Robust solutions like Bitmovin integrate powerful features at every workflow stage and can be used for both live and VOD streaming. This means you’re able to simplify your video infrastructure without compromising quality and efficiency.
We mention this because even the most simplistic streaming workflows include four distinct steps:
- Video source or origin: Whether your source is a live camera or a cloud storage solution that houses your input files, the video origin is where it all begins.
- Encoding pipeline: The encoding pipeline comprises all of your encoding and transcoding systems, hardware, and software. For complex live streaming workflows, this often includes a blend of software and hardware encoding technologies, as well as a cloud-based transcoding service like Bitmovin.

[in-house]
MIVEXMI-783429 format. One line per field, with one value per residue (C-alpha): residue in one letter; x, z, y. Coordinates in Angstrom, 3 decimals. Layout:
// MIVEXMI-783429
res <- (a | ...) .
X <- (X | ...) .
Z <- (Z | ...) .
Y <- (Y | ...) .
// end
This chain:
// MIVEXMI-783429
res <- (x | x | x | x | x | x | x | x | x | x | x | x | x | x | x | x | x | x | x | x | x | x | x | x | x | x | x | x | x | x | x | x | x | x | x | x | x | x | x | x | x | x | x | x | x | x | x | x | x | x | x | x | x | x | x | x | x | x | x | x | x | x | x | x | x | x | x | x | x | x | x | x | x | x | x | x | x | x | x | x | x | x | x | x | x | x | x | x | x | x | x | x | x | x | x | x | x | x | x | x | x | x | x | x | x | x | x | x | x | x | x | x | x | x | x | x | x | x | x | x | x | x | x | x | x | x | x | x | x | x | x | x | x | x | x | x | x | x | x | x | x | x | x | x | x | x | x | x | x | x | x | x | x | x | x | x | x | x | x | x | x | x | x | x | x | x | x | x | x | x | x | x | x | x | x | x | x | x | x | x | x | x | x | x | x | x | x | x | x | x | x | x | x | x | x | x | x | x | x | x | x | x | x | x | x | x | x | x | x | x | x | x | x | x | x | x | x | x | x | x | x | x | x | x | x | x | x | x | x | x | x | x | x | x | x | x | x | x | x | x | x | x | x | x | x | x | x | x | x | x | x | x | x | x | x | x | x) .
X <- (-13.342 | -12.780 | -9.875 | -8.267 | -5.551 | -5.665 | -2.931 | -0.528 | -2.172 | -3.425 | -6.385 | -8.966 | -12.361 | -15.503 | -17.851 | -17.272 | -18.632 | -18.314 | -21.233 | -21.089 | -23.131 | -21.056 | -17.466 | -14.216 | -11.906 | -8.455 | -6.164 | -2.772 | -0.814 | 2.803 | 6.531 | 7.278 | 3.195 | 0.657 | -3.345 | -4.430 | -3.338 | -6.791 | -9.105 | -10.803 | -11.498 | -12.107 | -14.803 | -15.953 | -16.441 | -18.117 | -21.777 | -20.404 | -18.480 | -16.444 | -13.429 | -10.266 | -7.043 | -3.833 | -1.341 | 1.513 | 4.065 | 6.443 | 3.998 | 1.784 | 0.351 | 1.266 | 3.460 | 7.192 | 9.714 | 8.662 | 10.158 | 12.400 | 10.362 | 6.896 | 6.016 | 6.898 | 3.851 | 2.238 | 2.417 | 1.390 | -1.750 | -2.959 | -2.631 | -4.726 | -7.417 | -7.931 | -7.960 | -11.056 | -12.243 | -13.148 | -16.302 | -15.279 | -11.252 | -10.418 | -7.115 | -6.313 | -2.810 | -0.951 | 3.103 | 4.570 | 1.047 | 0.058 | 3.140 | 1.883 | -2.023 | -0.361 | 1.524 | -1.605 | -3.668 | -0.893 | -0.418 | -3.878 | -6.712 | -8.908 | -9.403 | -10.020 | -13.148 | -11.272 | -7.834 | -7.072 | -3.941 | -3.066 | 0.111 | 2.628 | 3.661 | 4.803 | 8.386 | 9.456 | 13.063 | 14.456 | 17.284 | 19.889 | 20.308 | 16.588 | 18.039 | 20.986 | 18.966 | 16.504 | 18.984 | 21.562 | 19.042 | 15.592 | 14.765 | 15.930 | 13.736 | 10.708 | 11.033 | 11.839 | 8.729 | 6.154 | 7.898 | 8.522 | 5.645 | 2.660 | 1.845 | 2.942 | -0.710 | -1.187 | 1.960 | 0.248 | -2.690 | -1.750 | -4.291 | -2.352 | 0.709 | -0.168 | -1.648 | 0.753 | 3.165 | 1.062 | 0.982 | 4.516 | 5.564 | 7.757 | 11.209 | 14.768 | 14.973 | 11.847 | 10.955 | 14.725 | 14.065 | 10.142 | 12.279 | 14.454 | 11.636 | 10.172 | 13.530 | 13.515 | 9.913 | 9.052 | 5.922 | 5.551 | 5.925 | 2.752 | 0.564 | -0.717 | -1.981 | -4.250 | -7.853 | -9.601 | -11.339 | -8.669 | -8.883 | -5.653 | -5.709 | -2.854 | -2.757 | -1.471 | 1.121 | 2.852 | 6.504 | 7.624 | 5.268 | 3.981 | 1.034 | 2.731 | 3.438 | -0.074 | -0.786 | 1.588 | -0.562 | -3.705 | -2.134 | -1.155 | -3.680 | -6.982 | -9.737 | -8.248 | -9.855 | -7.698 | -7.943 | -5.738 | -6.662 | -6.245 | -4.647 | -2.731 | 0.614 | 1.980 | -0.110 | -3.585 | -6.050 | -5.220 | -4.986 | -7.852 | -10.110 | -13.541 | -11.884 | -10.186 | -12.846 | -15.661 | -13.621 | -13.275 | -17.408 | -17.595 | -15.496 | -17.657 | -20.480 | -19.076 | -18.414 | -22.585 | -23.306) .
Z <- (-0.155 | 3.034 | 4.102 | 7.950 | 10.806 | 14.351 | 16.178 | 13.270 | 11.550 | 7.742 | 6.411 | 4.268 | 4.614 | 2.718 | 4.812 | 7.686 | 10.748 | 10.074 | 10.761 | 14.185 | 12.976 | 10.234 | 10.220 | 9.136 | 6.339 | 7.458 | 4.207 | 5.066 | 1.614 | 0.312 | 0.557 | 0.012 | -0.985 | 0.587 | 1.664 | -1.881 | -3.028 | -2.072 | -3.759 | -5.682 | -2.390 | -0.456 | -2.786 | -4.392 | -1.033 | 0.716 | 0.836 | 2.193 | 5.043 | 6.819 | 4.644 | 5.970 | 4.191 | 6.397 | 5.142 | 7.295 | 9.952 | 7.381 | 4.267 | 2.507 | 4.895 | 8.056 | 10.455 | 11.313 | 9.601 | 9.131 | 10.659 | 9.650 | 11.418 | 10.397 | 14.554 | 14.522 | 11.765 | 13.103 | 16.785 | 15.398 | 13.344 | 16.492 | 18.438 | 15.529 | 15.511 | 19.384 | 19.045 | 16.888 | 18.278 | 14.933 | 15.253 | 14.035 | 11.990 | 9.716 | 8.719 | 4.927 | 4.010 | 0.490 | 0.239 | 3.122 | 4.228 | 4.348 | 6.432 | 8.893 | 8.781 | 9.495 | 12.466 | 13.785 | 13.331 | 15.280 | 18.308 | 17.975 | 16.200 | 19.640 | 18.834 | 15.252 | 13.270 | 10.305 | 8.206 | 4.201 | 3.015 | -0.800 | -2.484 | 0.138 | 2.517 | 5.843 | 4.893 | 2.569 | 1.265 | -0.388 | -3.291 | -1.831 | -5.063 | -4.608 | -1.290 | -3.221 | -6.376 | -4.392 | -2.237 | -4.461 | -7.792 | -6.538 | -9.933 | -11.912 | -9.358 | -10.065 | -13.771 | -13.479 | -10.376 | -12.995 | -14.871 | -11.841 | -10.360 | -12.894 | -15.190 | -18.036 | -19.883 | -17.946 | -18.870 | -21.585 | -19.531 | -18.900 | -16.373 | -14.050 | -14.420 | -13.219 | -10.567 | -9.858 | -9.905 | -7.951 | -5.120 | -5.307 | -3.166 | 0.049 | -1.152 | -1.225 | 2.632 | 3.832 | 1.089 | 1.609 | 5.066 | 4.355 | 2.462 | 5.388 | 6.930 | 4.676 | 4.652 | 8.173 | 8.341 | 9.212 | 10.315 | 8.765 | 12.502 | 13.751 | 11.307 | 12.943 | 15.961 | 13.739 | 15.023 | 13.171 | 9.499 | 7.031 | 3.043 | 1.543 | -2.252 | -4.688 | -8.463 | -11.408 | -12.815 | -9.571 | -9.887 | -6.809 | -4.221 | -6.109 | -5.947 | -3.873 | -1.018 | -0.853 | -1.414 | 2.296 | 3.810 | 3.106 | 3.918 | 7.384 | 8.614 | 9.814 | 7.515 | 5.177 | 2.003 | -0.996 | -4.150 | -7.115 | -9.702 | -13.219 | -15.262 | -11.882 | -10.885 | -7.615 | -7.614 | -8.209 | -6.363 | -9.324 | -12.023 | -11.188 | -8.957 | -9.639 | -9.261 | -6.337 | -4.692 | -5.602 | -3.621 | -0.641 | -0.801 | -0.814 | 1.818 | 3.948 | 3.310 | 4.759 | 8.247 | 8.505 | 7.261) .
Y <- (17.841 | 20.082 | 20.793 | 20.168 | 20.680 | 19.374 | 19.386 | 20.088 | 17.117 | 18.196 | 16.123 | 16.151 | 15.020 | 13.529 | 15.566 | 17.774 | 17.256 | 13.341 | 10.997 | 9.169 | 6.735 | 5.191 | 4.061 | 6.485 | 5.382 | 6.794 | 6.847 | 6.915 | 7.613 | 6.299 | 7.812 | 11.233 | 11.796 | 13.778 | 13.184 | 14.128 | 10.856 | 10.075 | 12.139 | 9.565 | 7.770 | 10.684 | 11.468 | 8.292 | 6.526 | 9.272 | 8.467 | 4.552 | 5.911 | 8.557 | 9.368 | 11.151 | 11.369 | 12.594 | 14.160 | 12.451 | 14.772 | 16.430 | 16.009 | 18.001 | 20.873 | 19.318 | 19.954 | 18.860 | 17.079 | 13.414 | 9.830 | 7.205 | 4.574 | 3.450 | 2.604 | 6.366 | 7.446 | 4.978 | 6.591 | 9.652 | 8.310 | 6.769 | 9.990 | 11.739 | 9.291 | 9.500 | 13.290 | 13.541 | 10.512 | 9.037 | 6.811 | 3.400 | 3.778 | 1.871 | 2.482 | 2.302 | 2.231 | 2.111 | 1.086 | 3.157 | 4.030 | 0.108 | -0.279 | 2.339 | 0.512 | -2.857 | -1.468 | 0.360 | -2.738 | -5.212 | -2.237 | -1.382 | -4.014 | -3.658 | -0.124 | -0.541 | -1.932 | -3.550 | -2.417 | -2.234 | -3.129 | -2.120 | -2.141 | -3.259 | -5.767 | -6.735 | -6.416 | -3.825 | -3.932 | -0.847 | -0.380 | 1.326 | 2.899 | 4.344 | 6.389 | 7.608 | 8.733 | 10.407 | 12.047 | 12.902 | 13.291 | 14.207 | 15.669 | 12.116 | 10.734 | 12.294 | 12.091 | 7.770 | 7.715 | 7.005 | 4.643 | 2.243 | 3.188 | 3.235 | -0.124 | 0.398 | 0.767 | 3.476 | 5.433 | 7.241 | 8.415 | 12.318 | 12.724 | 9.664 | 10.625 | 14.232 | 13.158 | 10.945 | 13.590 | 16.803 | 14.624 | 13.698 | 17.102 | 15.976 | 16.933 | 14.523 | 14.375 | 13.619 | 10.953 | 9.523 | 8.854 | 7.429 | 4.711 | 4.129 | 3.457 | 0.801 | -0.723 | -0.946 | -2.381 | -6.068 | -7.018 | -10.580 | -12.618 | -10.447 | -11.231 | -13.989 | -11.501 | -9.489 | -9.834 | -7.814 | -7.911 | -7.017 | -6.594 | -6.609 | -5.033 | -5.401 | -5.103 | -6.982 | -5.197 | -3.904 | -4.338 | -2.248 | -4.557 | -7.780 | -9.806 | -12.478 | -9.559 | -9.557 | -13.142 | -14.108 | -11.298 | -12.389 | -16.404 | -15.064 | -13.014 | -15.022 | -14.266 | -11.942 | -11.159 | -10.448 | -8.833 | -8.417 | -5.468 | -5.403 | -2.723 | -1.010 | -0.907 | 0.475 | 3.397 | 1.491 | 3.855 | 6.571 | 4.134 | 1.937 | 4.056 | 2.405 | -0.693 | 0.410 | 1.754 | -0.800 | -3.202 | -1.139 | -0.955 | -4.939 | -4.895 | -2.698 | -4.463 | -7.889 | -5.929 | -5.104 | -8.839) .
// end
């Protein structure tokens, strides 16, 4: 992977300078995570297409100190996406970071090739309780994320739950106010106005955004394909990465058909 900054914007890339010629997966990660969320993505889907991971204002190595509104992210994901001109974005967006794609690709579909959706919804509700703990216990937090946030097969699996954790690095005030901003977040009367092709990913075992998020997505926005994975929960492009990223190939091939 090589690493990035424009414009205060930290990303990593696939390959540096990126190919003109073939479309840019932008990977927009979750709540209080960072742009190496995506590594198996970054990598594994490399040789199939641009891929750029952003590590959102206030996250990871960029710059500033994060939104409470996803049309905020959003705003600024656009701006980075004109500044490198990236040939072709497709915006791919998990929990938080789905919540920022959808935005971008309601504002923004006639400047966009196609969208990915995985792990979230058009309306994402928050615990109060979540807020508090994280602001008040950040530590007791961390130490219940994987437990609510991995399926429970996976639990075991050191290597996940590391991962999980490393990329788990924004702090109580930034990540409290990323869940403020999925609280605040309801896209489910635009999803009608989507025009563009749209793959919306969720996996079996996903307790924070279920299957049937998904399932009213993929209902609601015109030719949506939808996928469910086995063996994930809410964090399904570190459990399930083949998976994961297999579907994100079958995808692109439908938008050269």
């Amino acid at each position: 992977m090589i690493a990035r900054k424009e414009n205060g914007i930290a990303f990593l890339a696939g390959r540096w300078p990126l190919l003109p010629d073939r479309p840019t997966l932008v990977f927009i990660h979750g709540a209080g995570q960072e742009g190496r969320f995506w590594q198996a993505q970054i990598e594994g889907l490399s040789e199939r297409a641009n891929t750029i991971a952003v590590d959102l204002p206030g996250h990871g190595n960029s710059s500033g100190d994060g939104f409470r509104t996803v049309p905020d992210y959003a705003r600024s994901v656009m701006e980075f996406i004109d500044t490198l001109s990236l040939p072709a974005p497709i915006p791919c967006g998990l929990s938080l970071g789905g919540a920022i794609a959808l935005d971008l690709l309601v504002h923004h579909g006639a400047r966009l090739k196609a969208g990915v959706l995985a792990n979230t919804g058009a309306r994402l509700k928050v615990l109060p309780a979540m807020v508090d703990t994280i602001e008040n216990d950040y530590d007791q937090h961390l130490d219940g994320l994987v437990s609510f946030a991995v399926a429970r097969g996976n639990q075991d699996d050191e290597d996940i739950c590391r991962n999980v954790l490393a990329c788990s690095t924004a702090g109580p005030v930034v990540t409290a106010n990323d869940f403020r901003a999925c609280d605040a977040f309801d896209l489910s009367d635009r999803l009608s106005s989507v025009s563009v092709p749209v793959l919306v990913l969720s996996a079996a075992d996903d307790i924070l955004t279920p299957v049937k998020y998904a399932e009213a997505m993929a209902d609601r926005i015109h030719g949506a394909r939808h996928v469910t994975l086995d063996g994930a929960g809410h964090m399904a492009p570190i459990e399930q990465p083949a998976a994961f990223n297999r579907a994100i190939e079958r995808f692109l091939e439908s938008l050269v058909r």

- Content delivery network (CDN): These systems of geographically distributed servers are essential when delivering content to large global audiences, ensuring that the video is retrieved when your viewers push play.
- HTML5 Player: Players refer to the media software application that allows viewers to watch streaming content online without additional plugins. These ensure video compatibility across various browsers, operating systems, and devices. They also provide standard playback control, captions, and dynamic switching between ABR renditions.
Security, analytics, and other needs often further complicate these pipelines. For that reason, you’ll want to approach the entire workflow holistically, and look for solutions that can be easily integrated with others or consolidate multiple steps into a single solution.